“A profoundly tender, passionate affection for another person; a feeling of warm personal
attachment or deep affection, as for a parent, child, or friend,” reads the dictionary definition of a
word often overused in our culture today—love. Media blasts us with a myriad of different
definitions of love, whether through movies, shows, music, Instagram, and many more
influences in our culture. Oftentimes people describe love as a feeling, an emotional high they
get from being with a certain person, place or thing. Others speak of love as a type of healing or
personal commitment to something or someone. With such ambiguous definitions, it’s no wonder
that many people, young and old alike, have confusion about what love really is.
The ancient Greeks had numerous words for love that helped clarify its meaning—agape,
eros, storge, and philia, to name only a few. Philia refers to the playful love of friendship; eros, to
the love of the body or pleasure; storge, the love of a parent to their child; and agape, the deep,
unchanging love of the soul. Many people throughout history have looked to find their
satisfaction in the first three definitions of love, seeking endlessly to find resting peace and joy in
the feeling they get for others or the highs brought by certain things in life. While using these
things to satisfy our own hearts, longings, and desires, our focus on what love truly should be can fade away. Occurrences in life such as sex, friendship, and the relationship of a parent and their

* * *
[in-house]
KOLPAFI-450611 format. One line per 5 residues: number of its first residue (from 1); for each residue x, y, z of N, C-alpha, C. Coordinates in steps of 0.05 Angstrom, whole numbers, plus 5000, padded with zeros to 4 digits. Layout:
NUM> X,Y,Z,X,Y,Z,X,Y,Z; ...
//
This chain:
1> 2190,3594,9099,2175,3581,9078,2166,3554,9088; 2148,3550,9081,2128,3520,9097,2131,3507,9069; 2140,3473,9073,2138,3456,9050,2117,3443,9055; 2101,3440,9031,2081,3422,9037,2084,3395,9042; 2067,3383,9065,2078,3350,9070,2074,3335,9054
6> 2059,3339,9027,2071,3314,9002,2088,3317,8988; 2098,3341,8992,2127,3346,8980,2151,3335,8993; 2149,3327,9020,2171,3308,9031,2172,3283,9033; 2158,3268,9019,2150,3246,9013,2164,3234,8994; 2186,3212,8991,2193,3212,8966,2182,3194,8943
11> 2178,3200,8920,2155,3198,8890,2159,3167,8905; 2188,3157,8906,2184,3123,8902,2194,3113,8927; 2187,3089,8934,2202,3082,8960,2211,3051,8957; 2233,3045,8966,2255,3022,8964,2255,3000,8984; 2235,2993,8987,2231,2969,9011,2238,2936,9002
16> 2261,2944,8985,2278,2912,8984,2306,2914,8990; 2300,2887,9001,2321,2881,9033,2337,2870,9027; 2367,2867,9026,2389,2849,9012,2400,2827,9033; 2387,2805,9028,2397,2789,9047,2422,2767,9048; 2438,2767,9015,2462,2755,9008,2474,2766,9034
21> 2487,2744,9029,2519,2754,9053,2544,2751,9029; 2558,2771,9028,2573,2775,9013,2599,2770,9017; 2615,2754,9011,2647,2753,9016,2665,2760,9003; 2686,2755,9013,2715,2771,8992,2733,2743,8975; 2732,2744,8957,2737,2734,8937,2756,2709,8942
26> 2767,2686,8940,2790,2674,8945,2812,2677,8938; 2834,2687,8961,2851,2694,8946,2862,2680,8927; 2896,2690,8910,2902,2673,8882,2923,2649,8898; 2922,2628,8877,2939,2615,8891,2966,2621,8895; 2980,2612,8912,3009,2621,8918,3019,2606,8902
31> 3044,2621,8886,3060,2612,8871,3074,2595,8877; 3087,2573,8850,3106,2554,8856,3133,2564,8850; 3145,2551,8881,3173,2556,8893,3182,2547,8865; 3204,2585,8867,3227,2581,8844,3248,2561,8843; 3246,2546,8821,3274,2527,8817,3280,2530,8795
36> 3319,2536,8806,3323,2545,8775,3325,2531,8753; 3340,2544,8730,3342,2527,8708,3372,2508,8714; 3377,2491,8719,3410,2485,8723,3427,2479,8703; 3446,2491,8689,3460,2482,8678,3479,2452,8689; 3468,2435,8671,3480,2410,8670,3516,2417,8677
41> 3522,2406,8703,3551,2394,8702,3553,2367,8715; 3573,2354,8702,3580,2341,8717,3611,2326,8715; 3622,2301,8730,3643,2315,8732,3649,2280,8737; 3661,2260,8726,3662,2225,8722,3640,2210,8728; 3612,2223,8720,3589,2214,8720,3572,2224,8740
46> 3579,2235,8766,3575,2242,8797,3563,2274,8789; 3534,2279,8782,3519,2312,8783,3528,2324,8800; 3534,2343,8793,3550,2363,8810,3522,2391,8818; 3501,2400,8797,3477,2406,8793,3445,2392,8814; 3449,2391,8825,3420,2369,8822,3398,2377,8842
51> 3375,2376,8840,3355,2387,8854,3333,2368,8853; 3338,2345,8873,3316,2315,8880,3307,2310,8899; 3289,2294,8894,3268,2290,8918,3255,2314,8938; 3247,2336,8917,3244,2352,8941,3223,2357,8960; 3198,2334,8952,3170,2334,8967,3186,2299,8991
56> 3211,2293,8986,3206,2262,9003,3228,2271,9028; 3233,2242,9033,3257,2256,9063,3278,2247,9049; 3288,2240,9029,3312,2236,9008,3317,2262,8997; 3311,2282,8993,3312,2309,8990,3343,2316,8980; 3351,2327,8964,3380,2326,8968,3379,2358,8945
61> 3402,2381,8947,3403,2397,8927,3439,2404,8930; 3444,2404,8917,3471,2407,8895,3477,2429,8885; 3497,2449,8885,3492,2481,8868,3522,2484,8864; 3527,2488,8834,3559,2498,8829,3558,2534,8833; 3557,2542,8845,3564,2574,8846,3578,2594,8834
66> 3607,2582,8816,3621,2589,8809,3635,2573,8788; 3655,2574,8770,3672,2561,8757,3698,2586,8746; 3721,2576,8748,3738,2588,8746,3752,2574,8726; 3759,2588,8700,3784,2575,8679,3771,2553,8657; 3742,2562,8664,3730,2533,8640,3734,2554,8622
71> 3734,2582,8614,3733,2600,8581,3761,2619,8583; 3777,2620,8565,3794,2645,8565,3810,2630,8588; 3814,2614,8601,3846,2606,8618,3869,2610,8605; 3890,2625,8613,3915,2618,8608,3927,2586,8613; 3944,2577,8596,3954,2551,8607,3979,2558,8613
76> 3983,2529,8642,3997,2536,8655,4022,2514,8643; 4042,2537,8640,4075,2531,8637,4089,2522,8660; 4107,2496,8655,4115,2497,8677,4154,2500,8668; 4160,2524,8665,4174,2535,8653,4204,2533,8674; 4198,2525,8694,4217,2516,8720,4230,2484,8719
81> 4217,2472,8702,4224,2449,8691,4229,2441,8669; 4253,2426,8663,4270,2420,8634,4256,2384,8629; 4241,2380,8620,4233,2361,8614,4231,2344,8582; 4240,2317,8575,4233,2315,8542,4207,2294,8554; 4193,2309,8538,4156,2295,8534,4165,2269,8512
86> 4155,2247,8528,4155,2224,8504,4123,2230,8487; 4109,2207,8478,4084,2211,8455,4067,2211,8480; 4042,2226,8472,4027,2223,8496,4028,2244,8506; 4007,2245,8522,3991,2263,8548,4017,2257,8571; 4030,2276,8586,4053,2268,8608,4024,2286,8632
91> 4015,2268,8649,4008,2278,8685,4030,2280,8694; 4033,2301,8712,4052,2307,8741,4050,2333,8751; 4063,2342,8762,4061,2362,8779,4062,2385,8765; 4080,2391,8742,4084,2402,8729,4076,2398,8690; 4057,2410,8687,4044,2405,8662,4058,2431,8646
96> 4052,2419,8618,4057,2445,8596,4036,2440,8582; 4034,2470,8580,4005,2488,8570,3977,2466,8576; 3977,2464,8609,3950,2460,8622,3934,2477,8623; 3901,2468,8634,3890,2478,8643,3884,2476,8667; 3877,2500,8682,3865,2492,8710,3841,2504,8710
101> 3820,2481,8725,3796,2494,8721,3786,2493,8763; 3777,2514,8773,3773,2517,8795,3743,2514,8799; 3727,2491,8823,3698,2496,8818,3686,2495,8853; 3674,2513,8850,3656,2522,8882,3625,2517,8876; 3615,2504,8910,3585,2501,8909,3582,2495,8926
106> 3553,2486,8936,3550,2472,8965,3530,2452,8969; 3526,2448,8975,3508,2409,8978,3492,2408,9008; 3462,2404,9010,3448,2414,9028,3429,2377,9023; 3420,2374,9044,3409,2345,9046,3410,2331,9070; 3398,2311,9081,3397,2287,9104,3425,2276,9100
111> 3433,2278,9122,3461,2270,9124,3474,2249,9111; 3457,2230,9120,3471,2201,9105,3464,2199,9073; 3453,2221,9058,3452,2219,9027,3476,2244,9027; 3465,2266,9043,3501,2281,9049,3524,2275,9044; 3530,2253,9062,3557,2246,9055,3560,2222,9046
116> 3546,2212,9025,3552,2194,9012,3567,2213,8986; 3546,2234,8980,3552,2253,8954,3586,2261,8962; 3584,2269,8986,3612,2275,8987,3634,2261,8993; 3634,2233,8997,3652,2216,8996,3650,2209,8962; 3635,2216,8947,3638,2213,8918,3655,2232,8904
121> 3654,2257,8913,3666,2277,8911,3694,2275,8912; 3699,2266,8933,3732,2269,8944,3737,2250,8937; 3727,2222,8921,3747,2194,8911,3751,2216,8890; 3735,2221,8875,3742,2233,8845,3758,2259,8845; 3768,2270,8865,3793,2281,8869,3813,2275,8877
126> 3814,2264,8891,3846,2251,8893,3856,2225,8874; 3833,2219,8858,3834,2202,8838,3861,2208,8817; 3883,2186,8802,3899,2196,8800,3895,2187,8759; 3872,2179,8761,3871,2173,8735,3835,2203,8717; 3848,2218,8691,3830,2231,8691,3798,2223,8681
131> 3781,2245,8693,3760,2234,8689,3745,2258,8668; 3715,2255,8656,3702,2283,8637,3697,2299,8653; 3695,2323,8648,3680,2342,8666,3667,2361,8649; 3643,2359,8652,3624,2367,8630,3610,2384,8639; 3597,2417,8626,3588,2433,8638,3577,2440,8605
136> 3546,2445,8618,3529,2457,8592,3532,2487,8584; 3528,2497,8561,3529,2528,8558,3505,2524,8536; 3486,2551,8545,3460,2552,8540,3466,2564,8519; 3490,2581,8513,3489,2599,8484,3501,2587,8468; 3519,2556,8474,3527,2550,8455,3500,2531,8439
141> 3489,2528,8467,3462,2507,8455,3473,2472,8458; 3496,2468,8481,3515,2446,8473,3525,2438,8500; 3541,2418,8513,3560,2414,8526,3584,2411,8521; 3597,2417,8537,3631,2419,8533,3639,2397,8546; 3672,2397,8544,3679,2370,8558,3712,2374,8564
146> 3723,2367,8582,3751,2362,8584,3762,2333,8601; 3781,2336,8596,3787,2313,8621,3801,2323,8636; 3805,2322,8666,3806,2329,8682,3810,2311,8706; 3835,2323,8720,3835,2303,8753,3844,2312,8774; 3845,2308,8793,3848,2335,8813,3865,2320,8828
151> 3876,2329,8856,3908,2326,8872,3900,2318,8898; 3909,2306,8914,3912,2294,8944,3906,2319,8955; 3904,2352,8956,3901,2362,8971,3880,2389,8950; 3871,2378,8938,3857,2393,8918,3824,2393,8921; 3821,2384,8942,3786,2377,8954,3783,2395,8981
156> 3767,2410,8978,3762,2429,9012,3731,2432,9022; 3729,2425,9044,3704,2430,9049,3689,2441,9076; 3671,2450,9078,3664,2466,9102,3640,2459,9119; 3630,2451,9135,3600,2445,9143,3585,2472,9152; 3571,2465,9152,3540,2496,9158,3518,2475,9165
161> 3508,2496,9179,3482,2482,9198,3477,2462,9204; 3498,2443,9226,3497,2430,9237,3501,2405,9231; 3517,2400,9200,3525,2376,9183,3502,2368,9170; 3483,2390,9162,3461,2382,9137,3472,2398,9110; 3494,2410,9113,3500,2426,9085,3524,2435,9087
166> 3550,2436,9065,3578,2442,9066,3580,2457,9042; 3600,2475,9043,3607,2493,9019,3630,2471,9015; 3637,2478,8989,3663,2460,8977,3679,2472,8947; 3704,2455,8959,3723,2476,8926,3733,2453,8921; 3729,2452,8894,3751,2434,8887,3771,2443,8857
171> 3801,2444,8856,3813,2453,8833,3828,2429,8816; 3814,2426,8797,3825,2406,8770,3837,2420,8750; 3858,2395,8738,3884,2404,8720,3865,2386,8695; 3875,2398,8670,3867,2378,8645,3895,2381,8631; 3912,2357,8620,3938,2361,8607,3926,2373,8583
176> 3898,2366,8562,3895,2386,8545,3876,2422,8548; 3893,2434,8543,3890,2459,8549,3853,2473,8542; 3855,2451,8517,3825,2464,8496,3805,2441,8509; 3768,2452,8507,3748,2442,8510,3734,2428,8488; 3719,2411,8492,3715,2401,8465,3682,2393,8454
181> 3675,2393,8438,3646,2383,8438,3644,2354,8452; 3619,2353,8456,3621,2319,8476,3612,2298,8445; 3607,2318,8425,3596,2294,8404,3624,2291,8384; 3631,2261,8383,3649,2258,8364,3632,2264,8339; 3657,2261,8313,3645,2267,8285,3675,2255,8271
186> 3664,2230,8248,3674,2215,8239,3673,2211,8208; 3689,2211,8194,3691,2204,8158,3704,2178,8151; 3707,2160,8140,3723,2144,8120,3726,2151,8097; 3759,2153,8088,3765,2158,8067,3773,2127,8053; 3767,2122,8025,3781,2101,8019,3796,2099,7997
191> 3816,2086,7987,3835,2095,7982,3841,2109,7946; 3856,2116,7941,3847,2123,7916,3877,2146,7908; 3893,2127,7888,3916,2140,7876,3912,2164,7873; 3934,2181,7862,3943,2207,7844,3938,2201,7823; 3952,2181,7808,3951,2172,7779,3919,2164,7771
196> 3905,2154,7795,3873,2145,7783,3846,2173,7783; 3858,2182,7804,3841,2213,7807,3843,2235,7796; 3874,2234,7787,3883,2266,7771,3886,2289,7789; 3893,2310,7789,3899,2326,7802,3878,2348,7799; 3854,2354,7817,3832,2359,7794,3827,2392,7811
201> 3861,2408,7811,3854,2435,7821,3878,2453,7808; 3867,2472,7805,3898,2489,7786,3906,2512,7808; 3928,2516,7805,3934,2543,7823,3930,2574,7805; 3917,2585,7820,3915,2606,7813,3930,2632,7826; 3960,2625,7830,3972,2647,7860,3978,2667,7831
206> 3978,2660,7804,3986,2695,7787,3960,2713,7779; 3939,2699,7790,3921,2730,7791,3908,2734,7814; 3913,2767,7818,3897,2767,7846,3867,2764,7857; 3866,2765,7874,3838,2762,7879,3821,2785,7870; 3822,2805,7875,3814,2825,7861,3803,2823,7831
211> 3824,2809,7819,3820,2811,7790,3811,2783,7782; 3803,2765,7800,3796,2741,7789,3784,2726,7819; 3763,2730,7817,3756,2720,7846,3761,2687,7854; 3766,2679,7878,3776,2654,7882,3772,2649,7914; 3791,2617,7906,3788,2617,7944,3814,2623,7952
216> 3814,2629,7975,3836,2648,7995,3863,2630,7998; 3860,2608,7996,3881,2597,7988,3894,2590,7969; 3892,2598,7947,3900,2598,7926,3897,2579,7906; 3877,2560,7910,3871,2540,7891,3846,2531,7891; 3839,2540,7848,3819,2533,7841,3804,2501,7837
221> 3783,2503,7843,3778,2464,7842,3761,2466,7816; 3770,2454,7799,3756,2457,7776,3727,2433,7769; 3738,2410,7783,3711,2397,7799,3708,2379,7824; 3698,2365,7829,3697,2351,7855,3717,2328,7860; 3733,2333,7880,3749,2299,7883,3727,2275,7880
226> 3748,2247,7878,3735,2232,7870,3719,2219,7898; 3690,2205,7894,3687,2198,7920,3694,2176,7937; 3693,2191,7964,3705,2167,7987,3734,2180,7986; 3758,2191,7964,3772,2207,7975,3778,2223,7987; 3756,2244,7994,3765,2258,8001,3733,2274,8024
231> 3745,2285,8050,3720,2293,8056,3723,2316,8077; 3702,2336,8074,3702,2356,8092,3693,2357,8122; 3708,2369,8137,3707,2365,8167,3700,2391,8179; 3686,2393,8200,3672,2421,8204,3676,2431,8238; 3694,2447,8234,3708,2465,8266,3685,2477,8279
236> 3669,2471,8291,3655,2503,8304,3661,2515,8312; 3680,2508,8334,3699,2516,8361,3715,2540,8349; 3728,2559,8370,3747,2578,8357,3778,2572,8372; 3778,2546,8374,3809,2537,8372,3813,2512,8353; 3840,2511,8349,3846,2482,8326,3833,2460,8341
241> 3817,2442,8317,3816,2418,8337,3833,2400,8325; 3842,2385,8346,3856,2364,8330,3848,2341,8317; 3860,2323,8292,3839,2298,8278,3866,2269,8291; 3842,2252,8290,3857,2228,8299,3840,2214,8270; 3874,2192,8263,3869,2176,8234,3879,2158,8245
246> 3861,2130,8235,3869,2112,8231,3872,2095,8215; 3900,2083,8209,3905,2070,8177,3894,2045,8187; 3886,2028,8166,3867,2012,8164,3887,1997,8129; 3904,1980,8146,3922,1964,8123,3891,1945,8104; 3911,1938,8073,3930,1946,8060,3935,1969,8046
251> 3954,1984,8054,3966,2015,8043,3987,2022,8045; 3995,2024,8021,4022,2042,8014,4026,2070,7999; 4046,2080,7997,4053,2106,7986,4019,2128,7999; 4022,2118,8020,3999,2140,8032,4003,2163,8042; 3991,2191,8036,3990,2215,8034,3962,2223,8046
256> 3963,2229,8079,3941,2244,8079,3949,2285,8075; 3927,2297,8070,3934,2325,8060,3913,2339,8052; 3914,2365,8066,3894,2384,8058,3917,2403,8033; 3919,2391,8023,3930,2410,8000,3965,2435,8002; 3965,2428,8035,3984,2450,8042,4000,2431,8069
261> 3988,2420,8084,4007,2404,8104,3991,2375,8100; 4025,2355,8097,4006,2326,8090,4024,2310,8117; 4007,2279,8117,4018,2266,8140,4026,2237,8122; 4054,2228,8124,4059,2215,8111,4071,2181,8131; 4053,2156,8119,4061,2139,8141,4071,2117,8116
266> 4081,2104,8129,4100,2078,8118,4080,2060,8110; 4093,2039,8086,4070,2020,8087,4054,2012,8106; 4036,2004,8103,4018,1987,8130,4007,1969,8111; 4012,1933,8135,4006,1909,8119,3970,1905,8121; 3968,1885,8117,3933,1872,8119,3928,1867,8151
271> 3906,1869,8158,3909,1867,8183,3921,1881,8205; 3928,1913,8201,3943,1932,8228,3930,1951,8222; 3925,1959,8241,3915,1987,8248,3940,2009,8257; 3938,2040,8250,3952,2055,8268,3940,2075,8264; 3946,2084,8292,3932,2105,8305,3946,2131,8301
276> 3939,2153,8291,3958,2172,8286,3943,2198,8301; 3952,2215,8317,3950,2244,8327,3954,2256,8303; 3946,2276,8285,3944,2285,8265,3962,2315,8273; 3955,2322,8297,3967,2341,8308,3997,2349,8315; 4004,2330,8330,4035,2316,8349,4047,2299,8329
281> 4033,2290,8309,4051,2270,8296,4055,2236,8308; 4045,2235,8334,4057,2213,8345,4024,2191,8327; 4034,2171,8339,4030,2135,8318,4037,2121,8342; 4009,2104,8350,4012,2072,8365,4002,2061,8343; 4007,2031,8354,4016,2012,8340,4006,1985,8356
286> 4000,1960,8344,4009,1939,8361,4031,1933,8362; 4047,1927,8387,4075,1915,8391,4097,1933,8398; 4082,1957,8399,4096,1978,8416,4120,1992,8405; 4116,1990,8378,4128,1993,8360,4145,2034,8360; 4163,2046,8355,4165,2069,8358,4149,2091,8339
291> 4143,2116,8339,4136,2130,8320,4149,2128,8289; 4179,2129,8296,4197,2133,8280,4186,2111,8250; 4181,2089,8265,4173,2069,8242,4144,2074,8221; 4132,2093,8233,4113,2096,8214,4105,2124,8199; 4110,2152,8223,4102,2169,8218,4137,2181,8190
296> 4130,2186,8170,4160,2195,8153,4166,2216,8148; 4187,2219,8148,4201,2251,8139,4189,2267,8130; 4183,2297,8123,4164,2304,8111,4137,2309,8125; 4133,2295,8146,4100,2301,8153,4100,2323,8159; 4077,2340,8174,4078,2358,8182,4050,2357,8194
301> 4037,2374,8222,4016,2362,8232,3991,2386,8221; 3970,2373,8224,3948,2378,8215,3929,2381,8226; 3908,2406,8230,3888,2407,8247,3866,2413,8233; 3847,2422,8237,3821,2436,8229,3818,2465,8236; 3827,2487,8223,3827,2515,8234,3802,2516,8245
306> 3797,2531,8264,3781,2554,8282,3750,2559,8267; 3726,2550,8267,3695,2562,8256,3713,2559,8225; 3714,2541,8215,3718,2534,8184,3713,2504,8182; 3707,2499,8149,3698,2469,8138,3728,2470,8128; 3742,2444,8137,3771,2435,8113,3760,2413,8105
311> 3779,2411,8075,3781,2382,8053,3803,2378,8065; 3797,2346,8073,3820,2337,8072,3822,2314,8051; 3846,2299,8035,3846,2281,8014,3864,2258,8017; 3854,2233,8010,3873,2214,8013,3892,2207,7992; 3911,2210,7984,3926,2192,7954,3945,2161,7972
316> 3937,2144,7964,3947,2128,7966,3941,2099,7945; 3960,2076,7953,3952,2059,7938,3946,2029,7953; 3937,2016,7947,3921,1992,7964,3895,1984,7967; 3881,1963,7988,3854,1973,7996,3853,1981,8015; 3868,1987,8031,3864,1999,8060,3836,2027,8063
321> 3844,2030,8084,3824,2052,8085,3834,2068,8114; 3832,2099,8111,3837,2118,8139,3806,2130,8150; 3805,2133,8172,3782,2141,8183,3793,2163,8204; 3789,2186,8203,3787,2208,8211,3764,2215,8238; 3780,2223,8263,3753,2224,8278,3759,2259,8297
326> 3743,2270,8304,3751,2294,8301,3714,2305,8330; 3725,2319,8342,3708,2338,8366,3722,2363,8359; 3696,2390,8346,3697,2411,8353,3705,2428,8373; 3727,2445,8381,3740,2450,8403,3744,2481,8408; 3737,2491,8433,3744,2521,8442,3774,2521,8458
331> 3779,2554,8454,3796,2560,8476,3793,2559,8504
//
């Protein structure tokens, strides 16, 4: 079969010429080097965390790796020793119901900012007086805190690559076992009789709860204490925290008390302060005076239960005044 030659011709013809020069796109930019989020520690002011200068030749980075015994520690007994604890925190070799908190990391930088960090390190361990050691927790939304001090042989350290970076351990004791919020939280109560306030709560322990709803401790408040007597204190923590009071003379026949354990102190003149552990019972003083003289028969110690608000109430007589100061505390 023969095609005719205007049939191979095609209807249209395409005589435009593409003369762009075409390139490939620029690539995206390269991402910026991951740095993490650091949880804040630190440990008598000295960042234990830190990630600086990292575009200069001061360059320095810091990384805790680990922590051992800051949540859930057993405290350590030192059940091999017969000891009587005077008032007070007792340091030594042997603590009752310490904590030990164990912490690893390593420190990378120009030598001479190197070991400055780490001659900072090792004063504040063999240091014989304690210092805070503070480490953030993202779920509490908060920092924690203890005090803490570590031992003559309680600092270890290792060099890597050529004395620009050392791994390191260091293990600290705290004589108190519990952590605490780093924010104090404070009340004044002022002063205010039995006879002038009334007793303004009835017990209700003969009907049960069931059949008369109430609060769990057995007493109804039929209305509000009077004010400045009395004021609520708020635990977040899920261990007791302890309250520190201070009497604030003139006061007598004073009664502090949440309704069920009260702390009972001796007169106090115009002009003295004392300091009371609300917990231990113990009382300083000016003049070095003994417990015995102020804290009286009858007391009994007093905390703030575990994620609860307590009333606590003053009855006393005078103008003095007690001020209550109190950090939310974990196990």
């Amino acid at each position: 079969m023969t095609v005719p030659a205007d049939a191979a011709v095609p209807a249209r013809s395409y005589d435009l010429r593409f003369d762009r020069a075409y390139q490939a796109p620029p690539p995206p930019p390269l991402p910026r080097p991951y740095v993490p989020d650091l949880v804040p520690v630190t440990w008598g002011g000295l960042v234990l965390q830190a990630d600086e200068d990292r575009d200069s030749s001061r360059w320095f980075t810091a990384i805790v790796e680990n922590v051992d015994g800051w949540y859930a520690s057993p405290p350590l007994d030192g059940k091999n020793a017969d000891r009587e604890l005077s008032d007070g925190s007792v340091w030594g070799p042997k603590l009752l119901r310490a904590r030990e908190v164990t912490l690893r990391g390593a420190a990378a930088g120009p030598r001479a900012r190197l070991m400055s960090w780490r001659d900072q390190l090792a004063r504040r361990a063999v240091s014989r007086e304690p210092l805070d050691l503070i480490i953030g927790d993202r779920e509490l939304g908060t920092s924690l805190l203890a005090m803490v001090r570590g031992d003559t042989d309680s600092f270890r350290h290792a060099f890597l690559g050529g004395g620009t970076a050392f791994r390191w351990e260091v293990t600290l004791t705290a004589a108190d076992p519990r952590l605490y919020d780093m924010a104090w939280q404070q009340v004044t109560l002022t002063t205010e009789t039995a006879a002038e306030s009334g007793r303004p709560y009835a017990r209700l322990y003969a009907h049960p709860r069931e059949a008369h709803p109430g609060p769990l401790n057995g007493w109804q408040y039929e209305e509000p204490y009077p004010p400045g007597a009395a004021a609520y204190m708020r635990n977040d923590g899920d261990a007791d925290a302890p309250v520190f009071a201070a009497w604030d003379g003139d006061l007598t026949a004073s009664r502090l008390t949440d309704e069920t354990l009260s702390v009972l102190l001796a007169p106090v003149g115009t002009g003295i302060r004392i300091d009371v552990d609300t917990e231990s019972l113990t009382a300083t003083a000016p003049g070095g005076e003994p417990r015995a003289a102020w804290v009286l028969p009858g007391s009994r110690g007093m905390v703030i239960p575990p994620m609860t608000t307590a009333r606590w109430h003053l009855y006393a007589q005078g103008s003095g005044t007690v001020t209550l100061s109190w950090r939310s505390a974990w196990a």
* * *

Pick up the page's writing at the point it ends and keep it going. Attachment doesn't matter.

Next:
child—none of which are inherently bad in the correct context—can only fulfill our human
hearts to a certain degree.
That’s why we need a Savior.
Agape love is the richest, deepest love imaginable, and the only true way it can be
discovered is through God’s incredible love for His children. The truest form of sacrificial,
totally selfless love for the soul is found in one of the most important events in history—the
dying of Jesus on the cross. He sacrificed everything—His life, aspects of His Godhood, His
comfort—to save the sinful, undeserving human race. Using the concept of pure agape love, He
gave everything for His fallen creation.
With that example in mind, we can show that kind of love to others no matter the context
or situation. Whether it be to friends, family, romantic connections, or even strangers on the
street, using that original example of God’s love towards us can completely reshape our view of
love and the world. What was before a way to serve ourselves and better our own lives becomes
a way to bless others through our presence and actions. What was once an opportunity to find
validation through physical encounters or intellectual discussions now transforms into a way to
shine the light of the gospel to a world that is, at its core, clueless about what love really means.
The dictionary, while describing the surface of love, doesn’t fully cover what agape
love—that unconditional, sacrificial love of the gospel—even begins to describe. The human
mind itself cannot fully comprehend the amount of constant, daily self-sacrifice that comes with
agape love. However, through Christ’s example on the cross and in his life, we can begin to
understand the gospel and spread it to those around us, fully empowered by Christ’s loving
Rachel MacDonald (17) is on staff at CLM/TPS Chapel and a senior at TPS